Summer, it has to be said, was a bitch. This observation is made not as a statement about the weather, though that has added to the eternal sense of gloom and subdued emotions, but as a reflection on the intense emotional roller coaster it became. My wife's dad died and, as is always the case in moments like this, whole new elements of past turmoil were thrown to the surface as she and her brothers wrestled with conflicted feelings. That said he was a good man, though not in the classical sense of that phrase, but he sure as hell left a big mess behind to tidy up.
Music played as big a part as you could hope for, given the, what seemed like, endless drives up and down France with the ipod blaring reminding me of all the good stuff I'd forgotten about and all the new stuff I hadn't written about. As well as hearing old stuff again I got to know such great new stuff (well new to me anyway) like Sir Victor Uwaifo's Guitar-Boy Superstar 1970-76.
Now given the modest nature of the title I didn't know what to expect but if you're going to buy one record, or CD this week make it this one. Admittedly people may get a little tired after track 14 or so, but hey, don't turn your nose up at great value. However this music glides, swoops and lifts the spirits so it was ideal for me. Having been around the Island offices back in the day, when they were releasing King Sunny Ade and hanging out with Jumbo from Mango I can't understand how I never came across Sir Victor before. In the early 80s I co-hosted a club where we featured African acts, like Prince Nico Mbarga, who were passing through London. On top of the live bands we were the first to heavily feature all this brilliant music on the decks, and I still hadn't heard from Vic.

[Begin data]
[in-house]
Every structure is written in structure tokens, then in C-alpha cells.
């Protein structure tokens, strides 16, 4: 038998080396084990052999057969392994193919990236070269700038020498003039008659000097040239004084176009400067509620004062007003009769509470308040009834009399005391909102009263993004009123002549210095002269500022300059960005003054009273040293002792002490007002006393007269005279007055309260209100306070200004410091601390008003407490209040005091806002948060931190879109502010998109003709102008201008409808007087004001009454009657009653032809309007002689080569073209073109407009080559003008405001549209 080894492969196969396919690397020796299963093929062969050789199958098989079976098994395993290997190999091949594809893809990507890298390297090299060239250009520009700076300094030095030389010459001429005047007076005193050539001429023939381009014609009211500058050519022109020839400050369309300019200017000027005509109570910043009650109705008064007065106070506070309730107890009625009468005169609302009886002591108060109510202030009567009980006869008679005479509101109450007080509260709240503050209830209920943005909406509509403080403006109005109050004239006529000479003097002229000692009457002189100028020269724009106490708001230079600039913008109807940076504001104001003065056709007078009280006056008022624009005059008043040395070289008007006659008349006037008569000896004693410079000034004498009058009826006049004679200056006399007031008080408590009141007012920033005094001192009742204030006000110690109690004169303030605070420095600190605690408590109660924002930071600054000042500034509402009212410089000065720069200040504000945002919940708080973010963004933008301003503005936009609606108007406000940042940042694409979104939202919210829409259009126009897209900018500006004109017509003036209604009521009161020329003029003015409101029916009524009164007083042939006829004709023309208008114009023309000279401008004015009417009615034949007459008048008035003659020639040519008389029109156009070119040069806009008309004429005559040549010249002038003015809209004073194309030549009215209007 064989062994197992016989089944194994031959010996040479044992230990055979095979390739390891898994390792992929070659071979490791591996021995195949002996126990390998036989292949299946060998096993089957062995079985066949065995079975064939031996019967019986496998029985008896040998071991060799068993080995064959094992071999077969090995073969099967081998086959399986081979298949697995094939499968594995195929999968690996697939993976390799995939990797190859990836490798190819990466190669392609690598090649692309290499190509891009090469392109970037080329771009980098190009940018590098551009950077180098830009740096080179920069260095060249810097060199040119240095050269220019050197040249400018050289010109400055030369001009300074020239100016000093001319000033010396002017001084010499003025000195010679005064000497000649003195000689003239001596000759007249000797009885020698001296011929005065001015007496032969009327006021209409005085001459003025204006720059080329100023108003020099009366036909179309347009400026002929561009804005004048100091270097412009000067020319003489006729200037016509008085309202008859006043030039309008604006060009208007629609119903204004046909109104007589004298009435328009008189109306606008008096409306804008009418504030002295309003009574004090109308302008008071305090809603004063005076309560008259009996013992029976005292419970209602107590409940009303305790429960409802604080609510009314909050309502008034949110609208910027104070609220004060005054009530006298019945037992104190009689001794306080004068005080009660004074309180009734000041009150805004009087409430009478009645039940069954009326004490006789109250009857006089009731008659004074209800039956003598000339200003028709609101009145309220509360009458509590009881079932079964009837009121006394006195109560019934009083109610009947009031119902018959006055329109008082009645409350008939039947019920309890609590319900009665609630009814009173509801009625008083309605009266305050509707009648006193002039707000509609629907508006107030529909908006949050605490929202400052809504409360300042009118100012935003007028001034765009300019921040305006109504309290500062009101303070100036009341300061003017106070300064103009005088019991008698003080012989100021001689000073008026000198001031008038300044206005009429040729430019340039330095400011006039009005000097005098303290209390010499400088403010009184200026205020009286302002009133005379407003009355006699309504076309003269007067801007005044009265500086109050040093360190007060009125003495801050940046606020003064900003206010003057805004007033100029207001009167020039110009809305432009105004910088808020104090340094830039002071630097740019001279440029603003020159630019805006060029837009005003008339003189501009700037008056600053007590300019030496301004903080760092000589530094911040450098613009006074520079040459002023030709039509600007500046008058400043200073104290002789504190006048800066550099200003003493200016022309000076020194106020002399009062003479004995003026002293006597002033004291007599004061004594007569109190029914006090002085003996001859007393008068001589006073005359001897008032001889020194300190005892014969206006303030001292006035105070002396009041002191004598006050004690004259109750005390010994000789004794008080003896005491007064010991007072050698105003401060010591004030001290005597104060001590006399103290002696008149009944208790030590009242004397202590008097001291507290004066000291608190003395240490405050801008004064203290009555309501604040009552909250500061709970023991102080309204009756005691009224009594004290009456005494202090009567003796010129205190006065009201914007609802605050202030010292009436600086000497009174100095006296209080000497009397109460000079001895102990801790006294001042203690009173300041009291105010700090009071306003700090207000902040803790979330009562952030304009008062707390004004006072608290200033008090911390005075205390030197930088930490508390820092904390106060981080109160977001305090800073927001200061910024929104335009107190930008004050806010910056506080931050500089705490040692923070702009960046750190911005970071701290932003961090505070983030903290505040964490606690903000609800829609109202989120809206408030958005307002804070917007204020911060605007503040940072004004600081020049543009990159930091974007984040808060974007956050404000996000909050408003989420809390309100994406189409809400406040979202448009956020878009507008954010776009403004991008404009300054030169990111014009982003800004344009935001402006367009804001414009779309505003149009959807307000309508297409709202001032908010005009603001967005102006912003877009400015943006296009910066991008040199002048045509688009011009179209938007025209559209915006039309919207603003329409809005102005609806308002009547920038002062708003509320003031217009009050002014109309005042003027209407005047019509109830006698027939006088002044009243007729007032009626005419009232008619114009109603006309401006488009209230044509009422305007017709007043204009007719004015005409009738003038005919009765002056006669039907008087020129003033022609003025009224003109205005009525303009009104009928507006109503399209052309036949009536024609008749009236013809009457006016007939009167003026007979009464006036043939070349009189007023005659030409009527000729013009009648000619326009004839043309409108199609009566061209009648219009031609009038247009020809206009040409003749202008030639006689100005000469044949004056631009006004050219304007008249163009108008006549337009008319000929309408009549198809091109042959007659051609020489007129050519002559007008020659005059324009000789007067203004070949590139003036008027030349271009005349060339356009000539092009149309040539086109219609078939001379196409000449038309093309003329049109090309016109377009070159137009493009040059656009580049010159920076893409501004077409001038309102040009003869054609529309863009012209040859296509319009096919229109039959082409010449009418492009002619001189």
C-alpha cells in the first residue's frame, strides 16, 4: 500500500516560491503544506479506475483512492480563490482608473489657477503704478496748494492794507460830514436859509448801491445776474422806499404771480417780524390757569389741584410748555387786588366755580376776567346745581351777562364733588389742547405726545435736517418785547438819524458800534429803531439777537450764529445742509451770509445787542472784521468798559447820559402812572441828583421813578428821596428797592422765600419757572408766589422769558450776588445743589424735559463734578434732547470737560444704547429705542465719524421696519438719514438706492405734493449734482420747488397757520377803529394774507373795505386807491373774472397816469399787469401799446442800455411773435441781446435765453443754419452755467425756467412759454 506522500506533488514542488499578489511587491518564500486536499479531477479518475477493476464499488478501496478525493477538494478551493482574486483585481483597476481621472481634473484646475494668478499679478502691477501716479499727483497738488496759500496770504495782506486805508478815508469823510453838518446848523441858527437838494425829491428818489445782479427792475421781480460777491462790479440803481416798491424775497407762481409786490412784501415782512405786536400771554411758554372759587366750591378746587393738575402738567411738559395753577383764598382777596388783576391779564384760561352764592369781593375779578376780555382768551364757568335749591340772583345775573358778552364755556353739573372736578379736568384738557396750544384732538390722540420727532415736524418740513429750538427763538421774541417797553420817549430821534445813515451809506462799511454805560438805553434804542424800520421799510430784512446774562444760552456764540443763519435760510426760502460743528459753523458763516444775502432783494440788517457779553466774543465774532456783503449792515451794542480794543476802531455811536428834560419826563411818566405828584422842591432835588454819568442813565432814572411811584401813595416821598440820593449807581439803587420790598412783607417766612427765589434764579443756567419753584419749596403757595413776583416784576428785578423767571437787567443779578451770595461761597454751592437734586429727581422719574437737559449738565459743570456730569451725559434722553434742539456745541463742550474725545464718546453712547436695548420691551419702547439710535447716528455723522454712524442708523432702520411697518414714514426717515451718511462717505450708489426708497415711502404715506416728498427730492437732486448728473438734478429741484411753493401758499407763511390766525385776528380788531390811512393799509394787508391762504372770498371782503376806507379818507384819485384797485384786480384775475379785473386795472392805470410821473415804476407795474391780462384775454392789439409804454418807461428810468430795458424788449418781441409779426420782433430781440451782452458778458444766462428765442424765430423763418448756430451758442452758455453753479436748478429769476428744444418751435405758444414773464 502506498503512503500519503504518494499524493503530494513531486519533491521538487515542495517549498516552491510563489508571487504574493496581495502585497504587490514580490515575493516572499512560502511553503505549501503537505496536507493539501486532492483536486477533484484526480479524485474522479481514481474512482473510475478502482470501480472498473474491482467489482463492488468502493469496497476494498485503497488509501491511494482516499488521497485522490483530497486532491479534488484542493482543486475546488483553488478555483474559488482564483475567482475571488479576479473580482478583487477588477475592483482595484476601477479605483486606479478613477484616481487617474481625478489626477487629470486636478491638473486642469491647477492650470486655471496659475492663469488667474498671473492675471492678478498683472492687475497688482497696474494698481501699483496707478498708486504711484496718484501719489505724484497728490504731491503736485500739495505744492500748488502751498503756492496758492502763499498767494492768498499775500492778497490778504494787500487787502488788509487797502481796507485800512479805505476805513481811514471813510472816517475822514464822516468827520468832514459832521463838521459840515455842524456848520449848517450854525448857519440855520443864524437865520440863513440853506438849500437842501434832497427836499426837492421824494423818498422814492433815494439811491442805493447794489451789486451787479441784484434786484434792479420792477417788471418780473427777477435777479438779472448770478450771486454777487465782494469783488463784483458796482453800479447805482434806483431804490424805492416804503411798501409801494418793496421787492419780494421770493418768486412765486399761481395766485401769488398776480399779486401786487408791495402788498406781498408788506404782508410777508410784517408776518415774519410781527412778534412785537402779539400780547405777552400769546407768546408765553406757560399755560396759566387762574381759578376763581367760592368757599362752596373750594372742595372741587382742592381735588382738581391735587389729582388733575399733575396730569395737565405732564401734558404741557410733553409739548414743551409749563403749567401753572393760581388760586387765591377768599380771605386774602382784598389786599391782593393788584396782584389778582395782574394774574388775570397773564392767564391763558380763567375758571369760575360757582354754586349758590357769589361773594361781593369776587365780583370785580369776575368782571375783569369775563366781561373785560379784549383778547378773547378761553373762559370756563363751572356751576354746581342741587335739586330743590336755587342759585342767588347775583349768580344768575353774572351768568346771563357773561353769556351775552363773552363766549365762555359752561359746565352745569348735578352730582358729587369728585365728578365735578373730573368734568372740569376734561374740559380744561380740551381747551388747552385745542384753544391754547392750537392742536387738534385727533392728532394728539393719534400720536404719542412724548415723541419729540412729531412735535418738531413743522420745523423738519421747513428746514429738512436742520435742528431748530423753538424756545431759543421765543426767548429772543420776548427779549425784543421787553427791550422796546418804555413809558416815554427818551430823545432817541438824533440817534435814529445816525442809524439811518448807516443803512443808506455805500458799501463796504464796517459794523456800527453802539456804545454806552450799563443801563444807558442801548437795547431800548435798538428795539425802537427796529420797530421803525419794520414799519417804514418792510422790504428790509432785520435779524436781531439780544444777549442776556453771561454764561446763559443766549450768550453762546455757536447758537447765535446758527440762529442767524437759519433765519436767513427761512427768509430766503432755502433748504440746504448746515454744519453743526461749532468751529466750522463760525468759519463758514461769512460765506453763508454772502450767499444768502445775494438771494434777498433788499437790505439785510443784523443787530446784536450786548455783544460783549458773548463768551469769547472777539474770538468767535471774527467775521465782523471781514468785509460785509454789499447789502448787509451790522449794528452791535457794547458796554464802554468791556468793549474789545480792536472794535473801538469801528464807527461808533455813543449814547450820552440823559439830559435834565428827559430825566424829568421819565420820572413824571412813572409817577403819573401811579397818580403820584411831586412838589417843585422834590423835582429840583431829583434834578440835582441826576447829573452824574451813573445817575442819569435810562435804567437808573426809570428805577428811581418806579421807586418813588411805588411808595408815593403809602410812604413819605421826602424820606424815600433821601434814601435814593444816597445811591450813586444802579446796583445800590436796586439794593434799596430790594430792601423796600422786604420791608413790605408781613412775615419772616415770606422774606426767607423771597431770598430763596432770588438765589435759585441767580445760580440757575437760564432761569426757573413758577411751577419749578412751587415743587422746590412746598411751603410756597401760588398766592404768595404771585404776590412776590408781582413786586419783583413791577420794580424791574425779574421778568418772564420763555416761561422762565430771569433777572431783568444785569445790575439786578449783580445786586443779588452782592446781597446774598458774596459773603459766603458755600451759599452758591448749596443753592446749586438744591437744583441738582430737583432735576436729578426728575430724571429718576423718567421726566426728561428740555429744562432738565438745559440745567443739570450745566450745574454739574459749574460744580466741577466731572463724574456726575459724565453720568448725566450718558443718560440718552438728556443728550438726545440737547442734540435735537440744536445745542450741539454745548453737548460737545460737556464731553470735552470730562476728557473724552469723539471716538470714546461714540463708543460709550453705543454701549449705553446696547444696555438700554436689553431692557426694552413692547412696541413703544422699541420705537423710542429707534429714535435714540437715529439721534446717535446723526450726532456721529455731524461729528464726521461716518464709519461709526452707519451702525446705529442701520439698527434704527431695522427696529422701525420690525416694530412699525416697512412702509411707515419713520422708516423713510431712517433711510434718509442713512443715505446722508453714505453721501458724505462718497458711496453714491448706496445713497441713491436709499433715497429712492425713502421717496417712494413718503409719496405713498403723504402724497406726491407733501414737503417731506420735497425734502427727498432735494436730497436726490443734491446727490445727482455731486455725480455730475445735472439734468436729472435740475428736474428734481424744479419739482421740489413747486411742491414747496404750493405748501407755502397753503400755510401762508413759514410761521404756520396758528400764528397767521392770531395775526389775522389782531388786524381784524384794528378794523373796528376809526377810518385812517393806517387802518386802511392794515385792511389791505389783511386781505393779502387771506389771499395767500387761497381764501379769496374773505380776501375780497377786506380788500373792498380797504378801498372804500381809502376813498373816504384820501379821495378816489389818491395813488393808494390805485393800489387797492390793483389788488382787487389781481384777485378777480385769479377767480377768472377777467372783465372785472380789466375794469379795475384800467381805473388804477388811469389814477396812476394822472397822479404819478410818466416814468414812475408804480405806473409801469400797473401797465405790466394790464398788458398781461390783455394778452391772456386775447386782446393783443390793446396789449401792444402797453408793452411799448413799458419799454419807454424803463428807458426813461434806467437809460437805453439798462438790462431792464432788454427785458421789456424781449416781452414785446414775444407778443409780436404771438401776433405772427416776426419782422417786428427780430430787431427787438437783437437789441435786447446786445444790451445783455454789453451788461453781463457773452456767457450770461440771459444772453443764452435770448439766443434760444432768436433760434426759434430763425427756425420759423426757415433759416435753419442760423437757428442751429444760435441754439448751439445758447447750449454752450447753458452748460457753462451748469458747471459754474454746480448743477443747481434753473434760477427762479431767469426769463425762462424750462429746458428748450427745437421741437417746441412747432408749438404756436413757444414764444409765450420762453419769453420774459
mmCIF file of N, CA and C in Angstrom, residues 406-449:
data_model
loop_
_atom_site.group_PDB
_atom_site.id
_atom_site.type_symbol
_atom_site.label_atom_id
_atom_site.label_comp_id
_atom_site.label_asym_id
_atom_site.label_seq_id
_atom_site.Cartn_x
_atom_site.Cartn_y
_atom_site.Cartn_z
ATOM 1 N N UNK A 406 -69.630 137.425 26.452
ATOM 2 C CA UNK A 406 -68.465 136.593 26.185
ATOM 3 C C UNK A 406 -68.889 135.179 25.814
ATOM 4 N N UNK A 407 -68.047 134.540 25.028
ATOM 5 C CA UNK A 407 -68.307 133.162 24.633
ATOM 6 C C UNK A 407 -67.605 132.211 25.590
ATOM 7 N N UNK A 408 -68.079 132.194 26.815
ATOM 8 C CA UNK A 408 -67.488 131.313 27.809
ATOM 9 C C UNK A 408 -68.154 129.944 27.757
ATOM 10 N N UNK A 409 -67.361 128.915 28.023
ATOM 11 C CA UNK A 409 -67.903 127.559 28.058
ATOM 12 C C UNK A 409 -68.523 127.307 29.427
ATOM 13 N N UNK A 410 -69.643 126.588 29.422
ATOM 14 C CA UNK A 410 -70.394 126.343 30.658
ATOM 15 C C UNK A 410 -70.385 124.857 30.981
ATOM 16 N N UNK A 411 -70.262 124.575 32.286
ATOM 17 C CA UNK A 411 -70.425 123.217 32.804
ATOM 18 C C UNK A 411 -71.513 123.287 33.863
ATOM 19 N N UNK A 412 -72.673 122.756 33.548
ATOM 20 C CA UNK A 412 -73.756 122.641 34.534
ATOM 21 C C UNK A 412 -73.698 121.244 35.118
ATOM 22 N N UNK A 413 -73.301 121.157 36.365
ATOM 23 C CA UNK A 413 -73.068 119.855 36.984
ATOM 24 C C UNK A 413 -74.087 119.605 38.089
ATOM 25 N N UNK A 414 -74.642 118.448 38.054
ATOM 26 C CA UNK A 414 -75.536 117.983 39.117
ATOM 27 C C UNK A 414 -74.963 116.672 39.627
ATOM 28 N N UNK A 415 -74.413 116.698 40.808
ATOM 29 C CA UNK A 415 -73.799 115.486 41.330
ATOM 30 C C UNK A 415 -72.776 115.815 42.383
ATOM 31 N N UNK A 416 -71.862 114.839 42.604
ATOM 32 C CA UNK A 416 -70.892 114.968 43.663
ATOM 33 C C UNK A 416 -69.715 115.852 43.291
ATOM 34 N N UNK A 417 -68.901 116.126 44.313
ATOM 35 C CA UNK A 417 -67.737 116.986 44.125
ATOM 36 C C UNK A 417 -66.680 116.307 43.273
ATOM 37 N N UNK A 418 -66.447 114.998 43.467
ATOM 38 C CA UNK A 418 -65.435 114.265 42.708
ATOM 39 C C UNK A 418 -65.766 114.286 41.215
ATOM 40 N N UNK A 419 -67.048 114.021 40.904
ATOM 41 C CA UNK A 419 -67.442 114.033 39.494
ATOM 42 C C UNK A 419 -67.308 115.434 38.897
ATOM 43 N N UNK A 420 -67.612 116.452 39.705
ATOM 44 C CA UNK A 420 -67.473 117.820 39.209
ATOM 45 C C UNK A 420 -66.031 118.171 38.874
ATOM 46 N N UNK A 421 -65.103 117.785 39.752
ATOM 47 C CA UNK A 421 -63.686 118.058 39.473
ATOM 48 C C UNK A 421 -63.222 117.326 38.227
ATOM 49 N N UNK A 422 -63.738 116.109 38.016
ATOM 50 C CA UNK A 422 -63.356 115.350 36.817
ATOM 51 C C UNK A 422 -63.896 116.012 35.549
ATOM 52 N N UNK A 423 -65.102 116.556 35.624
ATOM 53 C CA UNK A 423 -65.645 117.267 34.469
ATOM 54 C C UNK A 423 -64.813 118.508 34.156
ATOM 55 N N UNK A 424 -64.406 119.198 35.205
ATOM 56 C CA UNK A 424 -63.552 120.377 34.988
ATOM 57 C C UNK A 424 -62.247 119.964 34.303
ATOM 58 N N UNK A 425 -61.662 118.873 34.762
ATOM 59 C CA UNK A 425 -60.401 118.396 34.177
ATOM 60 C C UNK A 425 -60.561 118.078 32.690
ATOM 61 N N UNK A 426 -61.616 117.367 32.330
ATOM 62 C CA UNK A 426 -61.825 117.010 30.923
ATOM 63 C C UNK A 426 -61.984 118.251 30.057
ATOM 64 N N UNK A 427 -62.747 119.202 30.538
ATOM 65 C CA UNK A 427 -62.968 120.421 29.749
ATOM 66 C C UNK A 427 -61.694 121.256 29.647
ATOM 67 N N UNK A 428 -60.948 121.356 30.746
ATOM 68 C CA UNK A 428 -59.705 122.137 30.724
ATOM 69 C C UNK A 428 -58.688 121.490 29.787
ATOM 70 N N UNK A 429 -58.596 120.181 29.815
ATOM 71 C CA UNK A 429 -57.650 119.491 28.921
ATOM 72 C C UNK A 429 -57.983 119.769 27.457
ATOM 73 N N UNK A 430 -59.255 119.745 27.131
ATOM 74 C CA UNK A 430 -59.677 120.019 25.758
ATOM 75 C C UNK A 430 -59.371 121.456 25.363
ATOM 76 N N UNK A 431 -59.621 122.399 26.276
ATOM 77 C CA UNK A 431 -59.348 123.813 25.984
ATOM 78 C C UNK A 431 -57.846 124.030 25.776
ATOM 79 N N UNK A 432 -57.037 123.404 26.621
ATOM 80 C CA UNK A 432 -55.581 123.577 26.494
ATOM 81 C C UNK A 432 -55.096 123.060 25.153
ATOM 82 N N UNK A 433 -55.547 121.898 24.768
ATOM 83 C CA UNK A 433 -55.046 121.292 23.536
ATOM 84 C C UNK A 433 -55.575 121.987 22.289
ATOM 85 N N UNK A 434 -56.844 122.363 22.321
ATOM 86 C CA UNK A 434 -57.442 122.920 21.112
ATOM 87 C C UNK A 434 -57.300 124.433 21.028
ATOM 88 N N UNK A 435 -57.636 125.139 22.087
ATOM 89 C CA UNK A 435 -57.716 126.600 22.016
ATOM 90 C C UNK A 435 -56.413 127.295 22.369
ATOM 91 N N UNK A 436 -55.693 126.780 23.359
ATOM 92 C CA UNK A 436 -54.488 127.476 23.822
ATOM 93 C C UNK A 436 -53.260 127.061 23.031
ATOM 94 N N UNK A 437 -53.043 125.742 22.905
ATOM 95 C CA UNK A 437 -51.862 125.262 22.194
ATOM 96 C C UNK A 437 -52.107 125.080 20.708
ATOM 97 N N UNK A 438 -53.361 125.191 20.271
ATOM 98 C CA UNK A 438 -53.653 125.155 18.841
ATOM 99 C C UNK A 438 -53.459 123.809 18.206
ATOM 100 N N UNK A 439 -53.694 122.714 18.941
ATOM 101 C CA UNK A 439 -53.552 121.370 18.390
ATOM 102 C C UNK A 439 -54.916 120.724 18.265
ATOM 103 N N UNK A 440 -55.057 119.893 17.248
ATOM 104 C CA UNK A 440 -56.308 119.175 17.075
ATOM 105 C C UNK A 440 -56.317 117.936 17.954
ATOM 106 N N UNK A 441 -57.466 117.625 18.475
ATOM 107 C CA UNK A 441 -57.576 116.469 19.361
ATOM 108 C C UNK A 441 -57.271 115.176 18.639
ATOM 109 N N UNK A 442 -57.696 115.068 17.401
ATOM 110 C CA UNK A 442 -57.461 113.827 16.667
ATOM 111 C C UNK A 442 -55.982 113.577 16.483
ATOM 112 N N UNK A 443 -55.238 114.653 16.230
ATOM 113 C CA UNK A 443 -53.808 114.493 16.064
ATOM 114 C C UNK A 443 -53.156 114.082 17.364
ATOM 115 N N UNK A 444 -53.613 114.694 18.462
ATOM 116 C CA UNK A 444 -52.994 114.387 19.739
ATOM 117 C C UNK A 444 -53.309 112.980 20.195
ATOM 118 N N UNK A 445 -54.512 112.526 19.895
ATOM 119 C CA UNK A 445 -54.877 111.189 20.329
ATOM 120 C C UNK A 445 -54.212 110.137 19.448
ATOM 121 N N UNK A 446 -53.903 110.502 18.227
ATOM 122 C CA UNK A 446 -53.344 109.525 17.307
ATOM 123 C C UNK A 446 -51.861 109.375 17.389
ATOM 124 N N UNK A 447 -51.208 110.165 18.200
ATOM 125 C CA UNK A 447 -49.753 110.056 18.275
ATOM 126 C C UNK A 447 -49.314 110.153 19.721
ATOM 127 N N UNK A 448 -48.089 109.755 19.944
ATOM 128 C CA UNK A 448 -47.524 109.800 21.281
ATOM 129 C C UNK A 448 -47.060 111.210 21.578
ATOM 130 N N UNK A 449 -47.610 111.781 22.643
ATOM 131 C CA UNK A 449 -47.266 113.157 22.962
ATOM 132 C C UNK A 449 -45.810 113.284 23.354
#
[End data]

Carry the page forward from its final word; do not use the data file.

There are plenty of other writers out there who could give you chapter and verse on Victor's astonishing life, the fine essence of his music and what corner of the field his roots came from but as far as I'm concerned that just obscures the wonder that runs through this album like the word FUCKING AMAZING through a stick of rock. Tracks like Kirikisi, and Obodo Eyo with it's honey sax, Idogo or Iye Iye, on and on and on. The locked rhythm section, the sway and swoon of the music, the exquisite guitar work and all this was in the early seventies. Come on.
Hats off then to this Living Legend and Music Superstar, this Sportsman and Philosopher, this Sculptor and Inventor (as he points out on his website). I get so much mocking from friends for championing music from other languages, or other continents; for so many there's some kind of mental block when it comes to lyrics being sung in a foreign language, much the same kind of fear folk have of watching films with subtitles! Heaven forbid! Try to remember what was the last, well made British film and then look across the channel to France, Spain or Germany and marvel at the myriad examples of excellence. Well, y'know, music is the same (not France though.....) so rush out and buy Sir Victor and open up a whole new dimension in your life.
Hurrah Dawn Landes has released her version of Young Folks. Run as fast as you can to your compooooters and download it and make her a big big popstar. Here she is, she is beautiful and wonderful: